When I was looking at all of these art works I started to get carried away and imagine photographs I could create, how colourful and beautiful they would be. It only occurred to me at a later date, when it came to taking photographs, that I didn’t really know to capture those aspects with just a camera.
I’m not huge on post production and for a long time, since college years, I’ve not really related art to photography in a literal manner. Of course photography is art, and you are incredibly creative when you decide how to compose a photograph, but at the same time art to me is much more practically creative and I’ve not experienced it in photography for some time.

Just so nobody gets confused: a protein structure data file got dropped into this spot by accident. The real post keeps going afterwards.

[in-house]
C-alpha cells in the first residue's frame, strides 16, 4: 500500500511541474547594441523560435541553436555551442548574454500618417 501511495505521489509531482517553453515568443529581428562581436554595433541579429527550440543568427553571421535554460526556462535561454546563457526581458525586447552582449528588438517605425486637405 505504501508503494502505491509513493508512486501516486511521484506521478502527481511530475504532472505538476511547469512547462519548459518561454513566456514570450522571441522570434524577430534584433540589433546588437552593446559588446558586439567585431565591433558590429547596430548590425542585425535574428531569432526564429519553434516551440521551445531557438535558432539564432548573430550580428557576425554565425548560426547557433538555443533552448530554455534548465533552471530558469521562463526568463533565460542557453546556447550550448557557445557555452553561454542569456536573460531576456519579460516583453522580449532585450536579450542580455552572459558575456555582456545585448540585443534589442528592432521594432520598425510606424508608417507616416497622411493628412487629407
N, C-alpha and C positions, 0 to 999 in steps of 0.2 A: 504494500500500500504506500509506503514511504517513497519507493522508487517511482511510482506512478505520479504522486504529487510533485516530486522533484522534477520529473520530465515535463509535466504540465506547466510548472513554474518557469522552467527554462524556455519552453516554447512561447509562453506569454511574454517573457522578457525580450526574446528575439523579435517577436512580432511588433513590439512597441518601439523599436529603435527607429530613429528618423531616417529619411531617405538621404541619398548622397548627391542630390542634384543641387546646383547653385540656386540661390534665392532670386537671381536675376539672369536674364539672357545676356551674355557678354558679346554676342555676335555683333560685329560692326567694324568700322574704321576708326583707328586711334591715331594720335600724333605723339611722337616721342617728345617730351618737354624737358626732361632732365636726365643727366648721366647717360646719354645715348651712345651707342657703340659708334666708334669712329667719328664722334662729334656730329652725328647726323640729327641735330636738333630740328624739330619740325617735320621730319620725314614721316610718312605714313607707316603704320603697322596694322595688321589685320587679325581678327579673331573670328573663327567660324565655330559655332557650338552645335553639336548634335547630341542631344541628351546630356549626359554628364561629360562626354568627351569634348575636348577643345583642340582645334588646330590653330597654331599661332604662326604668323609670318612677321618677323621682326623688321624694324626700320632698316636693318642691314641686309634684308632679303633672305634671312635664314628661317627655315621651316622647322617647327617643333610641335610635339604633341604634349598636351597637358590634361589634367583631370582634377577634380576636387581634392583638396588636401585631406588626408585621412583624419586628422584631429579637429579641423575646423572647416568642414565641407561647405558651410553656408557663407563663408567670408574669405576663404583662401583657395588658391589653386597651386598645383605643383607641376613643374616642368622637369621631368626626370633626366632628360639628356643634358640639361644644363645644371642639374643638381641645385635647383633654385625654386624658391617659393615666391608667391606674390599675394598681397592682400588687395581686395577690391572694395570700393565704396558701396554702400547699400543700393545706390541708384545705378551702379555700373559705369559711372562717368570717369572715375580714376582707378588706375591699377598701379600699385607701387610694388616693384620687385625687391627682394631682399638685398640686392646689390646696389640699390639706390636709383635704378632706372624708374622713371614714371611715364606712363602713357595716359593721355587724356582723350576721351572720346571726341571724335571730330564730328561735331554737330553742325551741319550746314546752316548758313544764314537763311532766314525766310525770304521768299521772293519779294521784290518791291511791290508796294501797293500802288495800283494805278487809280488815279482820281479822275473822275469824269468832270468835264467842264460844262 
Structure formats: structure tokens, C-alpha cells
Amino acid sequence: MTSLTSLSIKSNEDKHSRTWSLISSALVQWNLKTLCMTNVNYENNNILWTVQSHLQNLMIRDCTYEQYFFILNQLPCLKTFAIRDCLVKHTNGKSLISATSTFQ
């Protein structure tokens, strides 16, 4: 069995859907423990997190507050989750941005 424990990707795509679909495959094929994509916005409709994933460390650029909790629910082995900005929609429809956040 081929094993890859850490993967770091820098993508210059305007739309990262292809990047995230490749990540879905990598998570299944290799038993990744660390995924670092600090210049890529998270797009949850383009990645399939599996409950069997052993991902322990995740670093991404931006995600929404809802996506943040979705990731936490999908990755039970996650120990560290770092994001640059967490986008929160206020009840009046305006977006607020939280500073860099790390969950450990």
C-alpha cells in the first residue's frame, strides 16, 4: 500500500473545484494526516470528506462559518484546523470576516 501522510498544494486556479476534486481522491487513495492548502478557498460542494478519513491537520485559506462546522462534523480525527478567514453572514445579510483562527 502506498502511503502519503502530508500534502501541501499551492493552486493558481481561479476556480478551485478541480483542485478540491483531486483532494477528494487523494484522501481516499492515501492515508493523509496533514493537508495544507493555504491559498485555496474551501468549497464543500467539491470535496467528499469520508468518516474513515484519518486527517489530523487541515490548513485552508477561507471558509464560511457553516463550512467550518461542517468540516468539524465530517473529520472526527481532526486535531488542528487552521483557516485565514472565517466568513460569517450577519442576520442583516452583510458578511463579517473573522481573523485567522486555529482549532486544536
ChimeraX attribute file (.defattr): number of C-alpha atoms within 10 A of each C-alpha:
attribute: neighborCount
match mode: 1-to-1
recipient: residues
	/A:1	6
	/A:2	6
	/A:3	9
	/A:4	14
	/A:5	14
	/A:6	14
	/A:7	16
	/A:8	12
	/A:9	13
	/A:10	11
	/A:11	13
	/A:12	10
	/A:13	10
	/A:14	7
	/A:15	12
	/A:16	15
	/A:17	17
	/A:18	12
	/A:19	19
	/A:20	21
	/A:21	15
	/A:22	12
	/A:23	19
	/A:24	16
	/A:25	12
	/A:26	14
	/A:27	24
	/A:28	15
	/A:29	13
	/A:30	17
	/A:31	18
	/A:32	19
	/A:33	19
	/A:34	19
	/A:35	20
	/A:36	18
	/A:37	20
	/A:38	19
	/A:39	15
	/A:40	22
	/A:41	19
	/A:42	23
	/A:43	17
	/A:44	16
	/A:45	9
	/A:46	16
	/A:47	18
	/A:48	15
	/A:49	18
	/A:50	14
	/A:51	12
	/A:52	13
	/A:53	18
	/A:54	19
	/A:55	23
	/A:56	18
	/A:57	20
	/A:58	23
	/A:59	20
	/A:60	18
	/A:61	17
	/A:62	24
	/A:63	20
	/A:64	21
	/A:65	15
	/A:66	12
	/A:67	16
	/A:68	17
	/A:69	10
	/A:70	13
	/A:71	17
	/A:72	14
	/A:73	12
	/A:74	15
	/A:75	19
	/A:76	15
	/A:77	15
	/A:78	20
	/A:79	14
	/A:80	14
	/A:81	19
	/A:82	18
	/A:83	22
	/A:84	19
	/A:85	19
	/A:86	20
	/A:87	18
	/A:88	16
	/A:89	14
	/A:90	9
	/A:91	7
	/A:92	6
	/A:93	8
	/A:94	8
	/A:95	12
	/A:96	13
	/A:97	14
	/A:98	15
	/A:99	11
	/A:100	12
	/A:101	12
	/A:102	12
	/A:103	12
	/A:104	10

This year however I’m aware that this is going to be one of the only ways I can get to grips with this mixture of impressionist art and photography. I decided to start getting hands on with my work.
For Booster, Rauschenberg decided to use a life-sized X-ray portrait of himself combined with an astrological chart, magazine images of athletes, the image of a chair and the images of two power drills. His aesthetic strategy, embracing screenprint on canvas, assemblage, set design, and performance, is based on collage and juxtaposes objects and images from the everyday world to elicit their effects on each other and to stimulate an almost poetic response in the viewer.